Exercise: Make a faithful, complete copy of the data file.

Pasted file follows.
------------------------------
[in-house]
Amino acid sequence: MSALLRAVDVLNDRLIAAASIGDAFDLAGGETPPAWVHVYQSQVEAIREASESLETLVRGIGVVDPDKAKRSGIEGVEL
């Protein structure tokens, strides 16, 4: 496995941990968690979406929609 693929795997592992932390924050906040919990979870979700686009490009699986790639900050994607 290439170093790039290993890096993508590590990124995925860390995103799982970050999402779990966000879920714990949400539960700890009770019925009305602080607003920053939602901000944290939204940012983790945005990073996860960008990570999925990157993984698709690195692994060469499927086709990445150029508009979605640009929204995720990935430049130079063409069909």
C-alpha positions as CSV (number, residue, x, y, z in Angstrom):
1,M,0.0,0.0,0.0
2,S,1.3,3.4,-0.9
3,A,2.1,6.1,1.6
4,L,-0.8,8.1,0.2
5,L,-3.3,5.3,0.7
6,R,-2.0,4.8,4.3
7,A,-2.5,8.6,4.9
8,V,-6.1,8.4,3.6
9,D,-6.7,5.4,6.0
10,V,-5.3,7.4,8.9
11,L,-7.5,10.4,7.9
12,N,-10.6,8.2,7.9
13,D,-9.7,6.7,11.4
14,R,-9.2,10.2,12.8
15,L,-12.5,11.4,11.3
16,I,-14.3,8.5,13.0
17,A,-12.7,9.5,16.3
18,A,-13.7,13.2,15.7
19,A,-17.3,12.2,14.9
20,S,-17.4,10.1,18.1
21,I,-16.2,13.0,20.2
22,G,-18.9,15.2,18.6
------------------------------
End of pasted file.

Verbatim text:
[in-house]
Amino acid sequence: MSALLRAVDVLNDRLIAAASIGDAFDLAGGETPPAWVHVYQSQVEAIREASESLETLVRGIGVVDPDKAKRSGIEGVEL
């Protein structure tokens, strides 16, 4: 496995941990968690979406929609 693929795997592992932390924050906040919990979870979700686009490009699986790639900050994607 290439170093790039290993890096993508590590990124995925860390995103799982970050999402779990966000879920714990949400539960700890009770019925009305602080607003920053939602901000944290939204940012983790945005990073996860960008990570999925990157993984698709690195692994060469499927086709990445150029508009979605640009929204995720990935430049130079063409069909």
C-alpha positions as CSV (number, residue, x, y, z in Angstrom):
1,M,0.0,0.0,0.0
2,S,1.3,3.4,-0.9
3,A,2.1,6.1,1.6
4,L,-0.8,8.1,0.2
5,L,-3.3,5.3,0.7
6,R,-2.0,4.8,4.3
7,A,-2.5,8.6,4.9
8,V,-6.1,8.4,3.6
9,D,-6.7,5.4,6.0
10,V,-5.3,7.4,8.9
11,L,-7.5,10.4,7.9
12,N,-10.6,8.2,7.9
13,D,-9.7,6.7,11.4
14,R,-9.2,10.2,12.8
15,L,-12.5,11.4,11.3
16,I,-14.3,8.5,13.0
17,A,-12.7,9.5,16.3
18,A,-13.7,13.2,15.7
19,A,-17.3,12.2,14.9
20,S,-17.4,10.1,18.1
21,I,-16.2,13.0,20.2
22,G,-18.9,15.2,18.6